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American Heart Association blasts industry sodium reduction skeptics

4 commentsBy Elaine Watson , 14-Feb-2012
Last updated on 14-Feb-2012 at 14:45 GMT

Suggestions by the Salt Association and other industry associations that sodium reductions could hurt rather than improve health are “not supported by science”, the American Heart Association (AHA) has insisted.

In a strongly-worded submission to the Food Safety and Inspection Service (FSIS), as part of its probe into sodium reduction , the AHA said there was “overwhelming evidence” that lowering sodium improved cardiovascular outcomes.

It also called on the government to impose mandatory low-sodium targets, set a daily value for sodium of 1,500mg/day for labeling purposes and to change the GRAS status of salt.

Its comments came as the Grocery Manufacturers Association (GMA) filed comments with FSIS arguing that “results from a growing number of published research studies dispute the conventional wisdom that sodium reduction will universally lead to health-promoting outcomes”.

Instead, said the GMA, ”the data show that sodium reduction may lead to unintended health consequences such as increased all-cause and cardiovascular disease mortality.”

We ‘strongly disagree’ with Salt Association statements

But AHA president Dr Gordon F. Tomaselli said the “overwhelming evidence shows that reductions in sodium consumption are linked to improvements in blood pressure and a reduced risk for a number of chronic diseases”.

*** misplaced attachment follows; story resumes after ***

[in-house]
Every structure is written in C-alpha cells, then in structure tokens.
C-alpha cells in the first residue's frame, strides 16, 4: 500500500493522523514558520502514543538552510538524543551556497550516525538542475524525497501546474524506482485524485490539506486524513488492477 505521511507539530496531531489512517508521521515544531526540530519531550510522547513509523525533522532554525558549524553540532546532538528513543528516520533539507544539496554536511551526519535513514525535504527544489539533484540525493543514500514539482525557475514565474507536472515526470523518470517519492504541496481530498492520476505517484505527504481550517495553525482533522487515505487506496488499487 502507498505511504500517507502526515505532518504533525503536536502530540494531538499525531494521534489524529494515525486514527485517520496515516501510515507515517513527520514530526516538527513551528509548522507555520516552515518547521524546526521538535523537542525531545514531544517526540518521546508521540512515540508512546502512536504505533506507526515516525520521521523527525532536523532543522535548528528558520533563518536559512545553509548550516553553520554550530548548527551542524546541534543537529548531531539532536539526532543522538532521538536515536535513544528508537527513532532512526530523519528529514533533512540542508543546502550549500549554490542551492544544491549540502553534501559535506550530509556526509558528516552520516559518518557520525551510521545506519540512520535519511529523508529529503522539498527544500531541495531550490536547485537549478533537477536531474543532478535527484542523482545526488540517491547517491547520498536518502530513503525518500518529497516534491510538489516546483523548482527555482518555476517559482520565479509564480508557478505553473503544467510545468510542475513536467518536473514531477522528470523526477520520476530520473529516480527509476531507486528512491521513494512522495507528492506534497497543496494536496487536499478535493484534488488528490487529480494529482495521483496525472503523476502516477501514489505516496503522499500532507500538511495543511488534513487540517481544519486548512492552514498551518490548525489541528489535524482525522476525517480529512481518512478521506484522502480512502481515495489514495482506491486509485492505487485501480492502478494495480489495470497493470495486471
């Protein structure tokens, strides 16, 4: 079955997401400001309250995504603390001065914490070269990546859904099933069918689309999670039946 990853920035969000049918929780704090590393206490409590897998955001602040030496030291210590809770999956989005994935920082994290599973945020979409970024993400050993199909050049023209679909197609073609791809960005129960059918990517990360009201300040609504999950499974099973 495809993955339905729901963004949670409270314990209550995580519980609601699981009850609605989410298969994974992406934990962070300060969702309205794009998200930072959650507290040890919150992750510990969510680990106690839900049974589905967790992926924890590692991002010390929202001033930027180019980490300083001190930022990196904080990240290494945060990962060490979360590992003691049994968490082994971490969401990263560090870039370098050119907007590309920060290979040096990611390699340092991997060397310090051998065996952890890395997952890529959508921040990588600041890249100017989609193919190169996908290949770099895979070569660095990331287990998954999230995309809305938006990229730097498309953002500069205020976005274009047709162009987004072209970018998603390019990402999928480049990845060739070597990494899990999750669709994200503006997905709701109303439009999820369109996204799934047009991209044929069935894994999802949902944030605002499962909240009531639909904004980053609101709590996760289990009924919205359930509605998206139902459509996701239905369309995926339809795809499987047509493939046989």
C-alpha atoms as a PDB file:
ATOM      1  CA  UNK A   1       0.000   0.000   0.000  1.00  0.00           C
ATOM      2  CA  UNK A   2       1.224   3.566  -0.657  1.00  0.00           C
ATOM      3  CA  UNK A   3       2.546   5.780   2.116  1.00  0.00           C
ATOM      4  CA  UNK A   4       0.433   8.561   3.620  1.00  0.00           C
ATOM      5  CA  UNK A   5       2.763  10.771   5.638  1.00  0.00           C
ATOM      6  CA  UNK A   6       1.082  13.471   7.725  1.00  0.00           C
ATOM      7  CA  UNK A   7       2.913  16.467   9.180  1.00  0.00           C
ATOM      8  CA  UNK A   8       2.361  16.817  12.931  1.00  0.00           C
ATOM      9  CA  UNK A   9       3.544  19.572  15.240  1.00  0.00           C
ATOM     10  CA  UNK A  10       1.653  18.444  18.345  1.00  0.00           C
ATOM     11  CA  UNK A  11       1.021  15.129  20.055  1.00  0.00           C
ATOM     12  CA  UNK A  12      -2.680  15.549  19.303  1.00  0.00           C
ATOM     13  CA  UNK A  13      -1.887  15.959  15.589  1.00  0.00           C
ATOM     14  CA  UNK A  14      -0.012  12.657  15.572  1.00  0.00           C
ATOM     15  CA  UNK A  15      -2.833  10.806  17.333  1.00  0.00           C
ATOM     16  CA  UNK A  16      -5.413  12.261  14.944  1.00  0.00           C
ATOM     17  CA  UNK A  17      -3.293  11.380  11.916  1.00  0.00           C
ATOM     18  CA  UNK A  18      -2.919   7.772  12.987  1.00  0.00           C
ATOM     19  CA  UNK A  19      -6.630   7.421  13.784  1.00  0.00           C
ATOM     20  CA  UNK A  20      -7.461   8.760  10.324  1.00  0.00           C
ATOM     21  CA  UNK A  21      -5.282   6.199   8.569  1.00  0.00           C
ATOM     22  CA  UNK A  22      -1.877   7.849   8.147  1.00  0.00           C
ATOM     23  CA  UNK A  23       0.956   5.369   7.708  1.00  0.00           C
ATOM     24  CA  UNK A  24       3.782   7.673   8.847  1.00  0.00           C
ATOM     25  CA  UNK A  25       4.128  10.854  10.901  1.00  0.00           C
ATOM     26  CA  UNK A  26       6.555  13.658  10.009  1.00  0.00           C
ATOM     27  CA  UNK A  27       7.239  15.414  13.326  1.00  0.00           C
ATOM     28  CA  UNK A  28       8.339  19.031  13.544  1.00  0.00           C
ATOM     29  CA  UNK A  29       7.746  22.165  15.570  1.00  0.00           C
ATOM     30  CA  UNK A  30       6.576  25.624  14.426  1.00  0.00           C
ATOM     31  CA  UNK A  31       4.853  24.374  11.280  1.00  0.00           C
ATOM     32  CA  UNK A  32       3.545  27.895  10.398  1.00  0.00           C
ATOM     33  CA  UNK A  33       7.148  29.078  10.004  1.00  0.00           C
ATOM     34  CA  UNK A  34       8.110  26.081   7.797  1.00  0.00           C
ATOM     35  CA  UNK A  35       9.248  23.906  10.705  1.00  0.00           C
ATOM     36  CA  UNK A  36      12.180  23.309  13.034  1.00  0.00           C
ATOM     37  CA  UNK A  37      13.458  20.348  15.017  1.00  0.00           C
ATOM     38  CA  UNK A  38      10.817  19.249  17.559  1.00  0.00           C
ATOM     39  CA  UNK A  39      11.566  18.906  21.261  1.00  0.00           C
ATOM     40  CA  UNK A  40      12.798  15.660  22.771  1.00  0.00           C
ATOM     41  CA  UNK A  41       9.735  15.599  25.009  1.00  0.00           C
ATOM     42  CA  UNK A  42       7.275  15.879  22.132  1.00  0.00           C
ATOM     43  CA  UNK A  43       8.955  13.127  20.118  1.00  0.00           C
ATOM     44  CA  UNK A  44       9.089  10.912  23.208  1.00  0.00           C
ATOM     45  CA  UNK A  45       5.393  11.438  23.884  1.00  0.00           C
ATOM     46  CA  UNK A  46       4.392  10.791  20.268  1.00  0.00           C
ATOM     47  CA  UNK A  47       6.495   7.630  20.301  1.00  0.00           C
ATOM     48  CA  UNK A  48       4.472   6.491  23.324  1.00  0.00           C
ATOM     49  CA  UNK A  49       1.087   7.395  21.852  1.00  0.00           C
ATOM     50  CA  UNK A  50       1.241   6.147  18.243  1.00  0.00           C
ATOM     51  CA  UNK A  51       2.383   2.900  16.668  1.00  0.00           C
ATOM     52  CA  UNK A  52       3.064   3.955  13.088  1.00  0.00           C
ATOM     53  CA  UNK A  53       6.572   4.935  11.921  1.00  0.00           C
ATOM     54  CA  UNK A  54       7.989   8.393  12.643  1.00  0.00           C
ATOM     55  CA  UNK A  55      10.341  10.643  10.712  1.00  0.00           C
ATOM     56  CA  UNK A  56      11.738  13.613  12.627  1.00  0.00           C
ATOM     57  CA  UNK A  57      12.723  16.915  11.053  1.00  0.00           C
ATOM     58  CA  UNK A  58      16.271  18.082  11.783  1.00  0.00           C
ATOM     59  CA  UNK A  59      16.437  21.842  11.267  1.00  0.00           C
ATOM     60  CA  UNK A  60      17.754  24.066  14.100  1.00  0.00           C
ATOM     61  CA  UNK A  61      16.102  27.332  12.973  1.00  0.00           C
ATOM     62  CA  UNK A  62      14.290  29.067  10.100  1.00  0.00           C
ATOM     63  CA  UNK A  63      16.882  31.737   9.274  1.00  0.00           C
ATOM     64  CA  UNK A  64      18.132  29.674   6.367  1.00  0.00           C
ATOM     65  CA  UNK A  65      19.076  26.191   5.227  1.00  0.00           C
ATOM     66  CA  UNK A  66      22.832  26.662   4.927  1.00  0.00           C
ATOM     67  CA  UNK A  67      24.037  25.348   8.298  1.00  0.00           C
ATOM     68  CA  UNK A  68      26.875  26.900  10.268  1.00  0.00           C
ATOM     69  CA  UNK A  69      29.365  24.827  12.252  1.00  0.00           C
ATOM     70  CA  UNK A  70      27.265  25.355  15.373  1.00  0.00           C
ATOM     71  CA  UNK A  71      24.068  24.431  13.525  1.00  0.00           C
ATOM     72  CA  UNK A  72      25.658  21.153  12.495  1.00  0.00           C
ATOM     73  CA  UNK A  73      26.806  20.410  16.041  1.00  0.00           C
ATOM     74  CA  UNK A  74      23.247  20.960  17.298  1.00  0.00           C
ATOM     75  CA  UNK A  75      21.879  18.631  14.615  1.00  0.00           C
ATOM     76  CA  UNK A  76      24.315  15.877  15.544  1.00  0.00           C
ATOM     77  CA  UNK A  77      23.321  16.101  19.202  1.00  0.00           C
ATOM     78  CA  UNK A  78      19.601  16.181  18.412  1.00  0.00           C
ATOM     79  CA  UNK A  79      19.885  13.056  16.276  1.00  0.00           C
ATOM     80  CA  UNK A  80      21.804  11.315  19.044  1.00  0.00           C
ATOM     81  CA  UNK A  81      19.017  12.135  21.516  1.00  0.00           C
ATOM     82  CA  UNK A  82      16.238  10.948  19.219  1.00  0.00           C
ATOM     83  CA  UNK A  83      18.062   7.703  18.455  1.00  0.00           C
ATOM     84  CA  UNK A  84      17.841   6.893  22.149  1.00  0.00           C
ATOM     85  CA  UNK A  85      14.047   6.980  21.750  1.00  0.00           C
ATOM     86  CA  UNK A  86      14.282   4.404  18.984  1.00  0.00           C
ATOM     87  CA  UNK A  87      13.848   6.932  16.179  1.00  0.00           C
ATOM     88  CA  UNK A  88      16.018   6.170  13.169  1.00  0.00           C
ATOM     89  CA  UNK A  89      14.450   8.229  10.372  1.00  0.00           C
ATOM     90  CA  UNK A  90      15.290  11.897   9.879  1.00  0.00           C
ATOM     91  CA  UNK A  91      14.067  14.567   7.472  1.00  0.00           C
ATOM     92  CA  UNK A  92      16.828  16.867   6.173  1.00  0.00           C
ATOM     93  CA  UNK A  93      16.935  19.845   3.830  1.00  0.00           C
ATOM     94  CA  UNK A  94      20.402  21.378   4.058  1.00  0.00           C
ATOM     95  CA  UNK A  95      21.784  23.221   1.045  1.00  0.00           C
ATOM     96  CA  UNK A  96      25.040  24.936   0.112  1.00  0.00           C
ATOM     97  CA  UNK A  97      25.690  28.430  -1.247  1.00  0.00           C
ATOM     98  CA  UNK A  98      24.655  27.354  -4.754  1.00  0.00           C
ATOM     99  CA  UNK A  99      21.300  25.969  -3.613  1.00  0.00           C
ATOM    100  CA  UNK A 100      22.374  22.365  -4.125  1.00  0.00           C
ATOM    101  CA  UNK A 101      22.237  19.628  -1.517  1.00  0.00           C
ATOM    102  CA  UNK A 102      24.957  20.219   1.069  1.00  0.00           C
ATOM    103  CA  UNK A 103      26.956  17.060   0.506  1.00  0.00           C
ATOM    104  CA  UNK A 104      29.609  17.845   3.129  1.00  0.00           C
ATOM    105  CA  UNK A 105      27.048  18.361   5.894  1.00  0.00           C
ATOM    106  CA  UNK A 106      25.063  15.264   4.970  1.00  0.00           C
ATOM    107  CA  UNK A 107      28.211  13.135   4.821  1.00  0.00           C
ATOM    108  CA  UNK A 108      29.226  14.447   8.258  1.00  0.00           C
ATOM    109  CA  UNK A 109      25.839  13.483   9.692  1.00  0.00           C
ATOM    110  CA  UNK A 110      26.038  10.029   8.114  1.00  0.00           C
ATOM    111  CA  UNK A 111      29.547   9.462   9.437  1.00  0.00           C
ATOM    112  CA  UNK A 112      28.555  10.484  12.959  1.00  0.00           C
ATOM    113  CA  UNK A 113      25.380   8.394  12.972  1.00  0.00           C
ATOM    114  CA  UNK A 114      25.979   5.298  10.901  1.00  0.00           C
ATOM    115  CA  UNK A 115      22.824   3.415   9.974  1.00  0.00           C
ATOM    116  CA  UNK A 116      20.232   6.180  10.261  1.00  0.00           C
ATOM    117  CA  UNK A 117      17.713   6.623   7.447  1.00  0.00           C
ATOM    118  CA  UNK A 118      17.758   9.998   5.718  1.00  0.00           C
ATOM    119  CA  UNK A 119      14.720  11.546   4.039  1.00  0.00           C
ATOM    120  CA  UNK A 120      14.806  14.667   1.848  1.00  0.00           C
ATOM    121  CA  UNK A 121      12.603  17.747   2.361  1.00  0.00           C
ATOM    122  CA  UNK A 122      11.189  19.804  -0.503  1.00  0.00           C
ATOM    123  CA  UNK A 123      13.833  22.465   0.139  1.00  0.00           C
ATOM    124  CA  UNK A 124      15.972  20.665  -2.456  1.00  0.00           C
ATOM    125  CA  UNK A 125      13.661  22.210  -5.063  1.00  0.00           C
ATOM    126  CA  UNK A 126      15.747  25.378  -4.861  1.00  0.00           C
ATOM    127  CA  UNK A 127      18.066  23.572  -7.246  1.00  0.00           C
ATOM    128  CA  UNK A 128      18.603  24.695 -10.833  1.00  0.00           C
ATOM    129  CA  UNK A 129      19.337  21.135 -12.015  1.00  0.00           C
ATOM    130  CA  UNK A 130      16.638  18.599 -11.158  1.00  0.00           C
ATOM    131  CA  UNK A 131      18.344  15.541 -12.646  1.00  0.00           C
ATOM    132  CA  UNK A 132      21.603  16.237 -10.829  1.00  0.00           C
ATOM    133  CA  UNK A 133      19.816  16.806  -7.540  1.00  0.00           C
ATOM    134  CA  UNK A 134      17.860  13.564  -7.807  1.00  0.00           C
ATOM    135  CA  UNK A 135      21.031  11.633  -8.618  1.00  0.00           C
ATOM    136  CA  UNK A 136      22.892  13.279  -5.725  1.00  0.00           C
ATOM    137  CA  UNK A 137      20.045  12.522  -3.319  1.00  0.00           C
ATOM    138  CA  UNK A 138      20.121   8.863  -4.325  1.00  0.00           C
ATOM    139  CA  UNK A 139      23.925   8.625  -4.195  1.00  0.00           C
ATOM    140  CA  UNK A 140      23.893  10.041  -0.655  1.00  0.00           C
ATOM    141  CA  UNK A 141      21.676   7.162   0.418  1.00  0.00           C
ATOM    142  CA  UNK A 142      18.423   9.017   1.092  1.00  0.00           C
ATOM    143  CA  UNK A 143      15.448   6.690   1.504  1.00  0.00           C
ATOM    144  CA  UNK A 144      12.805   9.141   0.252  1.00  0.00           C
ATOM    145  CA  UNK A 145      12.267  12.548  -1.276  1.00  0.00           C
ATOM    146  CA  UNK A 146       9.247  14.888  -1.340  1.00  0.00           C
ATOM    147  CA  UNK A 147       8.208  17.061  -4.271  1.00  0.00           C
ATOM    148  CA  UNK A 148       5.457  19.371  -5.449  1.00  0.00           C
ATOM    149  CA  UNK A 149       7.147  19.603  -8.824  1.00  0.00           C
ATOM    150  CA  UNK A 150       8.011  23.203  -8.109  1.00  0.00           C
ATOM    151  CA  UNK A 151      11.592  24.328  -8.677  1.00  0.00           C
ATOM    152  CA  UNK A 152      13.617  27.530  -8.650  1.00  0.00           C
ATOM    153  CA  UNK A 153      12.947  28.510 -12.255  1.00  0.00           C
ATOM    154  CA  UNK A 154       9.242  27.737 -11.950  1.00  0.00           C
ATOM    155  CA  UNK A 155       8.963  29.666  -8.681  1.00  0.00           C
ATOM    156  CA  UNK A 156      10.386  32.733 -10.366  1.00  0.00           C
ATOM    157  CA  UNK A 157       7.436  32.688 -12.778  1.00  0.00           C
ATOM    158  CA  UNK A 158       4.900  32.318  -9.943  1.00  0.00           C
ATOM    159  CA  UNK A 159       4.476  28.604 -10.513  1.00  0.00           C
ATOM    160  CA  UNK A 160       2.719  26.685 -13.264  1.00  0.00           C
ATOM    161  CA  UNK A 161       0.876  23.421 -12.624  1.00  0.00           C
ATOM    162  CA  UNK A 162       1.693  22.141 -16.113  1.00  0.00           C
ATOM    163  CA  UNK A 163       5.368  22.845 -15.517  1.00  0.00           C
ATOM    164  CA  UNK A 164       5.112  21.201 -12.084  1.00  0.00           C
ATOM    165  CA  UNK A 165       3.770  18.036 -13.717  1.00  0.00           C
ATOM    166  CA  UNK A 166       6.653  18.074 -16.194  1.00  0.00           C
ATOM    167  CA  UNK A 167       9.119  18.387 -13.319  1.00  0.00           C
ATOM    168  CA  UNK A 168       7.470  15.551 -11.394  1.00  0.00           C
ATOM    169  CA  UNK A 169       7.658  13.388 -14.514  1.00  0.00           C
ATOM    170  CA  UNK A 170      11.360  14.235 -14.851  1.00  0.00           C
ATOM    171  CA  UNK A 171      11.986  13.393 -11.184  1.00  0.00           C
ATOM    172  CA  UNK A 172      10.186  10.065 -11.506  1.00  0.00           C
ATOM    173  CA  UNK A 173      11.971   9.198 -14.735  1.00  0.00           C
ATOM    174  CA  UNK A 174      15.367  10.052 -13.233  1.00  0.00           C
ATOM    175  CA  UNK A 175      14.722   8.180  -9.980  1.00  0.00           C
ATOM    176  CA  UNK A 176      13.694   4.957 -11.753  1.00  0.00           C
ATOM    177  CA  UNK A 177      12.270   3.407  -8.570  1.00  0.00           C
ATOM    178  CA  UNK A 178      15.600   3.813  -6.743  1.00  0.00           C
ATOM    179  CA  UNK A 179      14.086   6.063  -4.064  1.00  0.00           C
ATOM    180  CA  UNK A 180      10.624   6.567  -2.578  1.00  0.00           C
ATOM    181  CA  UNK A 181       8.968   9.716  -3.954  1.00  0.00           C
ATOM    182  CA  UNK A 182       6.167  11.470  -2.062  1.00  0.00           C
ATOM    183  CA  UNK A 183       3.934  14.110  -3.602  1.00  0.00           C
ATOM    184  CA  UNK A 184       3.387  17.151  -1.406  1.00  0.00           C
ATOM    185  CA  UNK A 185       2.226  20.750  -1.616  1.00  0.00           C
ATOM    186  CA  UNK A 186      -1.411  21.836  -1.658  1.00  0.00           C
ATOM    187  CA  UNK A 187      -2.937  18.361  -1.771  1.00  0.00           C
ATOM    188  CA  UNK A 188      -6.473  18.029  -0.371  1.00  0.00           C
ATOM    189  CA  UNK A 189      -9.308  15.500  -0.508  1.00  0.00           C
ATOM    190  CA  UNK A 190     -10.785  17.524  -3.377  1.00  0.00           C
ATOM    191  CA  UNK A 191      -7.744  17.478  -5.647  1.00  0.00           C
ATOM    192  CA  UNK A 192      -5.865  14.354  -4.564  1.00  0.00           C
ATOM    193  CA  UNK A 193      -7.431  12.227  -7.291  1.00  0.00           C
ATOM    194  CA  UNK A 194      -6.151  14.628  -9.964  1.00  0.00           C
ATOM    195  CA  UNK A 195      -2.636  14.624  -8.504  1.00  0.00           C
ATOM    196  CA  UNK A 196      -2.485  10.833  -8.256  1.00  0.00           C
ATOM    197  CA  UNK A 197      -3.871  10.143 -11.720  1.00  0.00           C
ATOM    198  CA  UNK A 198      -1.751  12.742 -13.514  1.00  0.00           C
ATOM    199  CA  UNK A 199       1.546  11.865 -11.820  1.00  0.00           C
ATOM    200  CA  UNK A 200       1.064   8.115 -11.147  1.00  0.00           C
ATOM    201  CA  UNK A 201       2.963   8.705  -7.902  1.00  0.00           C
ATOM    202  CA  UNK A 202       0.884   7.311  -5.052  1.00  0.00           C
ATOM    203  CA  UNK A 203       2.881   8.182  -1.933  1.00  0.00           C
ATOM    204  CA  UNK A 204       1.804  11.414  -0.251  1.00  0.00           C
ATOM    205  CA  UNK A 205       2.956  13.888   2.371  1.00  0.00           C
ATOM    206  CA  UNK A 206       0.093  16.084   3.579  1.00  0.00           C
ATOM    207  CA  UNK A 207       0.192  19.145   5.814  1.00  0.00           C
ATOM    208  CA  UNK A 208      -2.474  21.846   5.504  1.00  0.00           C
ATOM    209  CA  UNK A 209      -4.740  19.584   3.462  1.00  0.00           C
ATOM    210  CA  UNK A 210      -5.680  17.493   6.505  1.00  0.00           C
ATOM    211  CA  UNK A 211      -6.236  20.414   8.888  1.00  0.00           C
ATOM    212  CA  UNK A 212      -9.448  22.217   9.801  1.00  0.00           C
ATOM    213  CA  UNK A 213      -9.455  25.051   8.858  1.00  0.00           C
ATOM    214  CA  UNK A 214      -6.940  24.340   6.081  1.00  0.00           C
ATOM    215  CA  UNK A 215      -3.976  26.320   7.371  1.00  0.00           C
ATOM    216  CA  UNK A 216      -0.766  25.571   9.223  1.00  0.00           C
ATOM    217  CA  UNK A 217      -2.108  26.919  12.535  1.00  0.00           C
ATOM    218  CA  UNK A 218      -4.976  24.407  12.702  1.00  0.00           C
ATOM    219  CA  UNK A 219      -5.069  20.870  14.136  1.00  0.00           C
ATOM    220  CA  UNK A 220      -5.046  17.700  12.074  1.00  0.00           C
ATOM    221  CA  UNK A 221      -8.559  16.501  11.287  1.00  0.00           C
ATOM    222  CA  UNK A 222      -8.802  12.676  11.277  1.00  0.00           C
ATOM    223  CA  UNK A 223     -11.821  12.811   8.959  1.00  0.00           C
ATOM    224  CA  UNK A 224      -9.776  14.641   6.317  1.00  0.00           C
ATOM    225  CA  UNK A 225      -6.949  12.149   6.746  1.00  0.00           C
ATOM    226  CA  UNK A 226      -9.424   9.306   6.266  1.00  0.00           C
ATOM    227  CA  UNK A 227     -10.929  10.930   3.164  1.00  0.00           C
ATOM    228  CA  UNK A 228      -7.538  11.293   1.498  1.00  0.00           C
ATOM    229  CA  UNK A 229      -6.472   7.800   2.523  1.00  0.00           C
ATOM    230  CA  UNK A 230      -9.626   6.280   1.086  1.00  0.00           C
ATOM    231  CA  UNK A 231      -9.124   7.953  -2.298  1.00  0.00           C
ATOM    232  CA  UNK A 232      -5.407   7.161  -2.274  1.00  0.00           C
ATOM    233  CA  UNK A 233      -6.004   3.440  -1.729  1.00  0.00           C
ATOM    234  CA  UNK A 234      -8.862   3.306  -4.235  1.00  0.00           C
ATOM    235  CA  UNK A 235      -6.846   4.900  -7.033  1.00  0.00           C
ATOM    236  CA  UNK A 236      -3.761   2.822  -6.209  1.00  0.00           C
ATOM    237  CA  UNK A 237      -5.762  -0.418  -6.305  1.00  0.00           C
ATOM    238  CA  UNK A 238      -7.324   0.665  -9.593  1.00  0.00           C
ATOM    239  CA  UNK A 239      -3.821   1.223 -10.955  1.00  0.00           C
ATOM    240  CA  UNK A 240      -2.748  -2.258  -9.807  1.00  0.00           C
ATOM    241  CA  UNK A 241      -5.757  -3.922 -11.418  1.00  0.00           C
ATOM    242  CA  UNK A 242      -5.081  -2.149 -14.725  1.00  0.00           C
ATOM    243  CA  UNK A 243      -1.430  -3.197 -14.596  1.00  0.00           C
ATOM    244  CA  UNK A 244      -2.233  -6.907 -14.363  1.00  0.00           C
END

He added: “Despite the abundance of studies showing the benefits of lowering sodium consumption, there are some who question the science and argue that sodium reductions will hurt rather than improve health.

“The salt industry has, for example, claimed that ‘there may indeed be very negative consequences if the diet limits sodium to the range of 1,500 - 2,300mg/day as recommended in the Dietary Guidelines’ and that ‘there are more medical studies that caution against population-wide salt reduction than support it… and could result in mass illnesses’.”

He said: “We strongly disagree with these statements – they are not supported by the science. We also question studies that the salt industry has used to show that reductions in salt intake do not result in improved cardiovascular outcomes.”

Mandatory sodium targets, daily value of 1,500mg/day and a change to salt’s GRAS status

Meanwhile, although most food manufacturers advocate a voluntary approach to sodium reduction, the AHA says mandatory targets are the only way to tackle excess sodium intakes.

All voluntary sodium reduction programs “have one element in common”, claimed Tomaselli. “They all lead to some degree of sodium reduction.

But the programs are limited in scope and do not have the ability to require sodium reductions in the entire food supply. To achieve widespread sodium reductions, a mandatory nationwide standard will be required.”

Given the difficulty for food manufacturers presented by sodium reduction, AHA “recommends that the FDA use a step-wise process to reduce sodium content over time”, said Tomaselli.

“The FDA could establish intermediate sodium limits designed to reduce overall sodium consumption to 2,300mg by 2015. Final limits reducing sodium consumption to 1,500mg could take effect in 2020.”

CSPI: Voluntary approach has failed

His comments were echoed by the Center for Science in the Public Interest, which said “many food manufacturers and restaurants, when acting voluntarily, have failed to reduce sodium content to acceptable levels”.